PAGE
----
State Rep. Jesse White is criticizing the state Department of Environmental Protection for its slow response to his right-to-know request asking for answers about the scope of a leak at a Marcellus Shale water impoundment in Cecil Township.
White had filed a right-to-know request with the DEP on April 5 asking the regulatory agency to release records and permit information regarding the Worstell water impoundment on Swihart Road that is operated by Range Resources.
The DEP had five business days to fulfill the request, meaning White expected to receive an answer by Monday morning. He did not hear from the DEP until Wednesday, when it asked for a 30-day continuance on the request, which is permitted by state law.
“They dragged their feet as long as they could,” White said.
But what especially irked White is that his Democratic colleague in the state Senate, Tim Solobay, claimed to have an extensive meeting with DEP to discuss the situation at the water impoundment. The DEP had no comment on White’s claim that it also has ignored his requests to meet personally with officials.
“They ignored me and apparently met with (Solobay) extensively,” White said. “Here I sit with no response from (DEP) nearly two weeks later. What can they say to the senator that they can’t say to me? We represent the same area.”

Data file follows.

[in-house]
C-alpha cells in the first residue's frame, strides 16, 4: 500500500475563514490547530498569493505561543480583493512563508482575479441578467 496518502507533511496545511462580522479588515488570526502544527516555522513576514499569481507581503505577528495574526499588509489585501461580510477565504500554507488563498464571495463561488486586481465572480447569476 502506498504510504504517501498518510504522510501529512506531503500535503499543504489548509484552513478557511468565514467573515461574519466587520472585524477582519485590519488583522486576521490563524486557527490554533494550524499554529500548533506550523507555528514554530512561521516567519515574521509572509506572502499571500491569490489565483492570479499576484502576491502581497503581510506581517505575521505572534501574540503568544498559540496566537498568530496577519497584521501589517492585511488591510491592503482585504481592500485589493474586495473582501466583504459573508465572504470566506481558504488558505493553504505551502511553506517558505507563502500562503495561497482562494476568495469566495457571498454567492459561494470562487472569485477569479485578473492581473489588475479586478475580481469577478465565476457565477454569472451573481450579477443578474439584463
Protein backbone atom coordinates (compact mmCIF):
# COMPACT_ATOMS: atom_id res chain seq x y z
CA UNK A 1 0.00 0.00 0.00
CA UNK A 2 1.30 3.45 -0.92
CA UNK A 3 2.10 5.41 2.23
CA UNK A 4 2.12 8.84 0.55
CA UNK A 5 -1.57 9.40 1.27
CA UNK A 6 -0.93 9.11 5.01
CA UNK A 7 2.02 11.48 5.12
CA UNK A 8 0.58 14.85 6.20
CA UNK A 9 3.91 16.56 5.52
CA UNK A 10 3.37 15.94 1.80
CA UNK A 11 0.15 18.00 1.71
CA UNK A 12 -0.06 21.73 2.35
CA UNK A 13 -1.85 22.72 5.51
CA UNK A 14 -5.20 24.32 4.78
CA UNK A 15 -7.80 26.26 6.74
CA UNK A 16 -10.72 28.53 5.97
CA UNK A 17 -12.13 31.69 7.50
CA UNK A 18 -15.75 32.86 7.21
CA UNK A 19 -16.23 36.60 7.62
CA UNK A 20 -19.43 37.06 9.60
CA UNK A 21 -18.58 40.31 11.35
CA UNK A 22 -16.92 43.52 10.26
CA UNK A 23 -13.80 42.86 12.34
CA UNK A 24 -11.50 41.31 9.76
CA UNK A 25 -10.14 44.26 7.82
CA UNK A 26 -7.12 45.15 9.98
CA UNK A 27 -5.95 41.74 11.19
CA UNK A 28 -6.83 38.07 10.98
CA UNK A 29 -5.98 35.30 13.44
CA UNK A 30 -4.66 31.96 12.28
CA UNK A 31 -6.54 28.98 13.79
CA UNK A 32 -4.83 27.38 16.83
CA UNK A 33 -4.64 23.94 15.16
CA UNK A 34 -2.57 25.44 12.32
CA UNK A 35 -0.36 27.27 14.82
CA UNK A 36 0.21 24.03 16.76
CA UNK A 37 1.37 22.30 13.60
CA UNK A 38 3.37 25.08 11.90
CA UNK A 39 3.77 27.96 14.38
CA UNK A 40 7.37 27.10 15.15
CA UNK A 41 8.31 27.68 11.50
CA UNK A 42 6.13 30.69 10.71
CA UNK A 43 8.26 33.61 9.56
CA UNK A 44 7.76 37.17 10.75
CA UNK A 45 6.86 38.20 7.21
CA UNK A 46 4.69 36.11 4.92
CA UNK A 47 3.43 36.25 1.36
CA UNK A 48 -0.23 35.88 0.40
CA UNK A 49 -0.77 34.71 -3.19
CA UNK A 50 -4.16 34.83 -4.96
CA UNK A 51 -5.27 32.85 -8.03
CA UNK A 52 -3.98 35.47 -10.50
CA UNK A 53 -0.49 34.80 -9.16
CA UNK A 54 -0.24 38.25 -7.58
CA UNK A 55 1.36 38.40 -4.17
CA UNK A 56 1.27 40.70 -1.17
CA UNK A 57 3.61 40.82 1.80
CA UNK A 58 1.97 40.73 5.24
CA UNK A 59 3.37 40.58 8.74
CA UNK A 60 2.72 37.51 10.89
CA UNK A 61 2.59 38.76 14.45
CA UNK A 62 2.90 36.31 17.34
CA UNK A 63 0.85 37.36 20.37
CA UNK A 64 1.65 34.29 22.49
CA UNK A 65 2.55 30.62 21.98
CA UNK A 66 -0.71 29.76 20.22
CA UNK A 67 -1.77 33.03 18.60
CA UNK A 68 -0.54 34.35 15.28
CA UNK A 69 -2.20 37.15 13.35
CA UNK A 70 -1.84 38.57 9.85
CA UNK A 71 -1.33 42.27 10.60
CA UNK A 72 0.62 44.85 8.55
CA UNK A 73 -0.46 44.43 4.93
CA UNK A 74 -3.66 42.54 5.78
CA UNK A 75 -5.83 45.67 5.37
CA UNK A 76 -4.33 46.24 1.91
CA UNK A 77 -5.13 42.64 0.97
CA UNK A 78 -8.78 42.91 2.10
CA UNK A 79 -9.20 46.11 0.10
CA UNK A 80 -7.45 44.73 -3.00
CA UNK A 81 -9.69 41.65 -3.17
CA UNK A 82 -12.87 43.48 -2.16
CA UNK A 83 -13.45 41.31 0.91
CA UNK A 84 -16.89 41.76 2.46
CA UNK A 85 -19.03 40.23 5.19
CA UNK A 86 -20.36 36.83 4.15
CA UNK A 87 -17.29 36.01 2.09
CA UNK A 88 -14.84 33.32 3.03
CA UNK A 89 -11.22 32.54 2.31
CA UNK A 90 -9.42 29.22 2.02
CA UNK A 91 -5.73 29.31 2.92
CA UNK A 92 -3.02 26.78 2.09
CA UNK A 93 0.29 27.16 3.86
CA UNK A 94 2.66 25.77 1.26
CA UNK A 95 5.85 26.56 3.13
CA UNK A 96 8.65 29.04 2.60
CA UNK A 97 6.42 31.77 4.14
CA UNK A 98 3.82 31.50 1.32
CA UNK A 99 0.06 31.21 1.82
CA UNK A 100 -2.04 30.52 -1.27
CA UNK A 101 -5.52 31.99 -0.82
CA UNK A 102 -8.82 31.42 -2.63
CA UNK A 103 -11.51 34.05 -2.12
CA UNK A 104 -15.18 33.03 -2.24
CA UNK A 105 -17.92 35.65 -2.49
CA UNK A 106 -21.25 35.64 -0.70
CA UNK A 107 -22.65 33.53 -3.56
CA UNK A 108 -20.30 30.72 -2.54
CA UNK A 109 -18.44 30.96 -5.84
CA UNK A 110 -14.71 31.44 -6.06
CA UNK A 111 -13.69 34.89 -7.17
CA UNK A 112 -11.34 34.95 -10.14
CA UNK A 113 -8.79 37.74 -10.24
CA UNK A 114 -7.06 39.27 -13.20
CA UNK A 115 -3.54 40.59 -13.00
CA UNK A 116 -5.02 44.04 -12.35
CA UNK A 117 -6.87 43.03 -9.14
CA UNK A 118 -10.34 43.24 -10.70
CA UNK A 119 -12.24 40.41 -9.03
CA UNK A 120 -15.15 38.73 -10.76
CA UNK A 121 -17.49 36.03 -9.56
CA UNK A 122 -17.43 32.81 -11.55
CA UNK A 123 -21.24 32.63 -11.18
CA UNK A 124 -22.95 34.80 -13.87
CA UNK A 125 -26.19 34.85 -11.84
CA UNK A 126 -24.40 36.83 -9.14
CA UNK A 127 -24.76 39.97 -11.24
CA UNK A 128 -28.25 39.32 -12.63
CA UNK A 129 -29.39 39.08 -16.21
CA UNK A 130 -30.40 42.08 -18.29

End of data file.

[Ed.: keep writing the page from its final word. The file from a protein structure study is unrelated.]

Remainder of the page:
DEP officials acknowledged that there was a leak in a holding tank containing recycled wastewater, not the impoundment, resulting in 30 gallons escaping from the tank in November 2011. There also was a spike in the total amount of dissolved solids at the impoundment site last fall, although the DEP does not think the two events are connected.
“We have made our initial response to Rep. White’s right-to-know request in the time required by law and are continuing to work on his request,” DEP spokesman Kevin Sunday said. “The law affords us a 30-day extension.”
Solobay, though, said he requested a meeting with the DEP after hearing reports of a leak. He said he met with DEP officials last Wednesday and later talked to Range Resources spokesman Matt Pitzarella about the situation. He said both told him “there was no leak in the pond and no tear in the liner.”
However, he was unaware of the leak in the holding tank until speaking to a reporter late Wednesday afternoon. Solobay plans to follow up with the DEP to find out more information about the problem with the tank.
Meanwhile, White sent an email Wednesday afternoon to nearly a dozen state and DEP officials expressing “extreme disappointment” about the lack of a response. He complained the regulatory agency also ignored an email he sent three days after his formal request in an attempt to streamline a response to his questions.
“The DEP’s strategy of delay and denial of information is well-documented, as the tactic appears to be focusing on the process story to distract from substance,” White wrote in the email that also was distributed to several news outlets. “You hope that by attempting to make me appear unreasonable or irrational, it minimizes the legitimacy of my requests. Due respect, the DEP is engaging in exactly the kind of ‘political theater’ you claim to abhor.”
White said he will continue to focus on the situation at the water impoundment and work to get answers about the leak.
“If they’re hiding something, why are they hiding it?” White said. “It makes no sense at all. This is information that any resident of Pennsylvania should theoretically be able to request.”